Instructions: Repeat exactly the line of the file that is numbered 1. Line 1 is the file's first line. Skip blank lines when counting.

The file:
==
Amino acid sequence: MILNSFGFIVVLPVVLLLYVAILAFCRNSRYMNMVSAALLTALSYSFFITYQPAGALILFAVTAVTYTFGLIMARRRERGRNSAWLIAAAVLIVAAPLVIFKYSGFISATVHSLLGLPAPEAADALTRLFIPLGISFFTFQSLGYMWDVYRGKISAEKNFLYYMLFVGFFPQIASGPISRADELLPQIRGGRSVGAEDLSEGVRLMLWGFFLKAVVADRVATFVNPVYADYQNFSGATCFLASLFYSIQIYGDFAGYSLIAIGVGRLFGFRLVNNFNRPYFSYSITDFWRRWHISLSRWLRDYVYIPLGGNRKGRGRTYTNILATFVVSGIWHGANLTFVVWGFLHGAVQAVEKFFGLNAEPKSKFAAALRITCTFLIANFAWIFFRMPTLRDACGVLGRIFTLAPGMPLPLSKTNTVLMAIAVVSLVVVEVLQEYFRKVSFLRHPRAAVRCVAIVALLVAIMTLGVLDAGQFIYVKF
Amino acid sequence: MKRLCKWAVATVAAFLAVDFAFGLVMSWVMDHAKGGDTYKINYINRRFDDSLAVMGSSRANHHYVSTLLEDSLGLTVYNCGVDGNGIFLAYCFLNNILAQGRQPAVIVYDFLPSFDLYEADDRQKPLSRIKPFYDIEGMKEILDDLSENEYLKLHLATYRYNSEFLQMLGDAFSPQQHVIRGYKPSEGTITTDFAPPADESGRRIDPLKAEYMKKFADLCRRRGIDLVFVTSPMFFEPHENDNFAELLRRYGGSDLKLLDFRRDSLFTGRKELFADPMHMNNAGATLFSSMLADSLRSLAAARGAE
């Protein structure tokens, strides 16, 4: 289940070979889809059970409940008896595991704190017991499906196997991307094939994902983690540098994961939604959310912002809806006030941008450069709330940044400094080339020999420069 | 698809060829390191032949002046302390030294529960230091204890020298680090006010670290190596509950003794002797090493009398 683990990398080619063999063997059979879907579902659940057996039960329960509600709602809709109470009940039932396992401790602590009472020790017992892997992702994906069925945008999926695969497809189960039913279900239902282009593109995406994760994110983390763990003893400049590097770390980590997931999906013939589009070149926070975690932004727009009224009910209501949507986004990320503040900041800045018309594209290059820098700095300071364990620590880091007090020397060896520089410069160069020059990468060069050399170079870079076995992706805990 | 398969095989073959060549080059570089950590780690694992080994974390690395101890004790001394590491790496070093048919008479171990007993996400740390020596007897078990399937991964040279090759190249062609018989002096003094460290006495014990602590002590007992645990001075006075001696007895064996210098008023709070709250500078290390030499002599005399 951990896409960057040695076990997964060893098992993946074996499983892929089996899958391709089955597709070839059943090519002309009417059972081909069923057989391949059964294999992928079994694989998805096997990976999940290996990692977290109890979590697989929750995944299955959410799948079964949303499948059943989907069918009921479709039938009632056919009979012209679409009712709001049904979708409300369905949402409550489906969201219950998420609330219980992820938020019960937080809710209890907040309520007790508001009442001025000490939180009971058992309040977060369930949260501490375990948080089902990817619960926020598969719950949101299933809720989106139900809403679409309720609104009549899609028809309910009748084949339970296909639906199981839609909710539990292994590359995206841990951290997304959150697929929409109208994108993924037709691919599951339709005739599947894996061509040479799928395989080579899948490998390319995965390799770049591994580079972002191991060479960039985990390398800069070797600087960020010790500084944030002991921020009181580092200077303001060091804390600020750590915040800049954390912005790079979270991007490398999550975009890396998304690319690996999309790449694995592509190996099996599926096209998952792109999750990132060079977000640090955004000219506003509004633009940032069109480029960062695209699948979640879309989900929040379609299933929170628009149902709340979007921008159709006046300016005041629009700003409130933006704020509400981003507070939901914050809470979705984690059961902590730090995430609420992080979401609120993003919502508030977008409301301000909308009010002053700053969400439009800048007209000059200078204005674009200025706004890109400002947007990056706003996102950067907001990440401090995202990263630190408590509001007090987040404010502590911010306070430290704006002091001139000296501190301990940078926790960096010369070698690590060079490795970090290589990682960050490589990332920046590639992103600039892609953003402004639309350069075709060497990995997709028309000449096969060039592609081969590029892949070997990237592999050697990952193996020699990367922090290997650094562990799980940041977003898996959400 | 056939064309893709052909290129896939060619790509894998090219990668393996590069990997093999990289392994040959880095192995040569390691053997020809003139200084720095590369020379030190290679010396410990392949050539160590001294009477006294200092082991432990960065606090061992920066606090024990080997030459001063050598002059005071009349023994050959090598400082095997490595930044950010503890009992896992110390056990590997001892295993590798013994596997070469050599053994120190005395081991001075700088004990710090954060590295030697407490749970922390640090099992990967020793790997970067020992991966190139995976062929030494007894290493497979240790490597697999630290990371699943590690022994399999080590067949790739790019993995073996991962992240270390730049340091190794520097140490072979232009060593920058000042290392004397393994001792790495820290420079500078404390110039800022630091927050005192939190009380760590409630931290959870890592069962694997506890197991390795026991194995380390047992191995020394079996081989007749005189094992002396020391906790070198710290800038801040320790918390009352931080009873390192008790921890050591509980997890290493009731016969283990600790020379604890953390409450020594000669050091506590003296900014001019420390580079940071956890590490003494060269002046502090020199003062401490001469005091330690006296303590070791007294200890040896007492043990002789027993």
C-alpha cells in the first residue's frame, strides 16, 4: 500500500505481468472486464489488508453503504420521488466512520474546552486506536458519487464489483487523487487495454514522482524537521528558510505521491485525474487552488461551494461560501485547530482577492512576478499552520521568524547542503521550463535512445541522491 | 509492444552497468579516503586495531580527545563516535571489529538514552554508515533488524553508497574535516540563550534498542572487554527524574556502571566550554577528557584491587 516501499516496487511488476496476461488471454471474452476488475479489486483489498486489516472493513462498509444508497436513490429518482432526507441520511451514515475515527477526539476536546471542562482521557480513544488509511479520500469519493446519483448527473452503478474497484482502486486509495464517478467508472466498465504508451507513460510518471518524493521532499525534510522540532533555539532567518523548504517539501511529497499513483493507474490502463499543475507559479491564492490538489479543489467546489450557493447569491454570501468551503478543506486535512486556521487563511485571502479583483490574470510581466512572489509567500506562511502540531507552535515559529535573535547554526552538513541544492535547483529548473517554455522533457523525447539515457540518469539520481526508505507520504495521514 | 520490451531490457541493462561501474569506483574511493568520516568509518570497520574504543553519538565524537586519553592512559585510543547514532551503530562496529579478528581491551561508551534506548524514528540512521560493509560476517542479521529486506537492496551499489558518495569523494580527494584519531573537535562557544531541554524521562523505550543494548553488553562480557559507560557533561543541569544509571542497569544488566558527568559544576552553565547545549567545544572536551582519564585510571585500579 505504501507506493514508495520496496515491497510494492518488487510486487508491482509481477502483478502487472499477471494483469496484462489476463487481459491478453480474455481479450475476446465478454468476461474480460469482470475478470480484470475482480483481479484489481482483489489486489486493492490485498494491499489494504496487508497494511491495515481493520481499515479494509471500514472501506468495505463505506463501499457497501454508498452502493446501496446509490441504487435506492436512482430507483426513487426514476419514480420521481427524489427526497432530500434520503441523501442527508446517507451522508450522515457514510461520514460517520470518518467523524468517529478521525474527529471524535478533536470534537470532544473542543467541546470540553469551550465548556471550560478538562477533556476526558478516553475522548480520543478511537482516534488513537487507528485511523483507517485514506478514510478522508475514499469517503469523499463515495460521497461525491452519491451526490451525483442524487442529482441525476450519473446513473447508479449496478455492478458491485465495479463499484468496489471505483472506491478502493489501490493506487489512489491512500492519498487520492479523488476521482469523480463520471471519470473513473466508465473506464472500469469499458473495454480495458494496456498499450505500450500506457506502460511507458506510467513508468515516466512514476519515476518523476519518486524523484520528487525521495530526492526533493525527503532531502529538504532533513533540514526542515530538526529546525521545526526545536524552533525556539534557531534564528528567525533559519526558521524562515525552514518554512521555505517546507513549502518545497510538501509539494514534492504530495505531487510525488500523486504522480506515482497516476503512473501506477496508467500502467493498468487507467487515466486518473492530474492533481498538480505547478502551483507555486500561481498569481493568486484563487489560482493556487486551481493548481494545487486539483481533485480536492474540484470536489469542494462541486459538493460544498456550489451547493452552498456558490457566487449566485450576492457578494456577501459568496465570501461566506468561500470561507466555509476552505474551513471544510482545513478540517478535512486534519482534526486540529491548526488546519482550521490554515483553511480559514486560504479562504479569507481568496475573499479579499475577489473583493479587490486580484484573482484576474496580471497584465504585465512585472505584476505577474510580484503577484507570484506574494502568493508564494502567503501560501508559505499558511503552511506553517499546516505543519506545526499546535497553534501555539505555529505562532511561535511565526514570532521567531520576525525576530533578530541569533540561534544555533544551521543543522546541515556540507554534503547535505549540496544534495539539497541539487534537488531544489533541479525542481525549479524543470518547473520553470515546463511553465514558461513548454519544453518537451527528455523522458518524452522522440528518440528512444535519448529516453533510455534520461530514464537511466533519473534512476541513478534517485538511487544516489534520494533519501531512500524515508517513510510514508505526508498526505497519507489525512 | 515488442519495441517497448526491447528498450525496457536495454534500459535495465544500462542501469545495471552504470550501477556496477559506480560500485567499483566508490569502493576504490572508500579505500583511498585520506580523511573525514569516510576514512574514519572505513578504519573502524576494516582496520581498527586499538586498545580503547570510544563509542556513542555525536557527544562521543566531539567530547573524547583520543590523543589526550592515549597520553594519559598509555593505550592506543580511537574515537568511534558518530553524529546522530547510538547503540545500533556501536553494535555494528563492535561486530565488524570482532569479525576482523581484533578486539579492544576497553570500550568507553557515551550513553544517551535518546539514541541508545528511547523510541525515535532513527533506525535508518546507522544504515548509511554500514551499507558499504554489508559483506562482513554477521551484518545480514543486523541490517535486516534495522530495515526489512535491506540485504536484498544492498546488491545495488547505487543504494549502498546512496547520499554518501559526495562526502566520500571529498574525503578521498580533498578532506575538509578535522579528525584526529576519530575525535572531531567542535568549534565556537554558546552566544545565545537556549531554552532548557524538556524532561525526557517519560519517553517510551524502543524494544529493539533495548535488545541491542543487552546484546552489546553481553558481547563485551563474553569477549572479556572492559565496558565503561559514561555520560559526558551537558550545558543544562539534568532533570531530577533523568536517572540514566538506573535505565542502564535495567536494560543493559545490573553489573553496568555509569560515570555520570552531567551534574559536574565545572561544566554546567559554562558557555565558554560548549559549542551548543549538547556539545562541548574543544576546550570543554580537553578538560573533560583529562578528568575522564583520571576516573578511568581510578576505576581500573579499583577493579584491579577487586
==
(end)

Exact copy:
Amino acid sequence: MILNSFGFIVVLPVVLLLYVAILAFCRNSRYMNMVSAALLTALSYSFFITYQPAGALILFAVTAVTYTFGLIMARRRERGRNSAWLIAAAVLIVAAPLVIFKYSGFISATVHSLLGLPAPEAADALTRLFIPLGISFFTFQSLGYMWDVYRGKISAEKNFLYYMLFVGFFPQIASGPISRADELLPQIRGGRSVGAEDLSEGVRLMLWGFFLKAVVADRVATFVNPVYADYQNFSGATCFLASLFYSIQIYGDFAGYSLIAIGVGRLFGFRLVNNFNRPYFSYSITDFWRRWHISLSRWLRDYVYIPLGGNRKGRGRTYTNILATFVVSGIWHGANLTFVVWGFLHGAVQAVEKFFGLNAEPKSKFAAALRITCTFLIANFAWIFFRMPTLRDACGVLGRIFTLAPGMPLPLSKTNTVLMAIAVVSLVVVEVLQEYFRKVSFLRHPRAAVRCVAIVALLVAIMTLGVLDAGQFIYVKF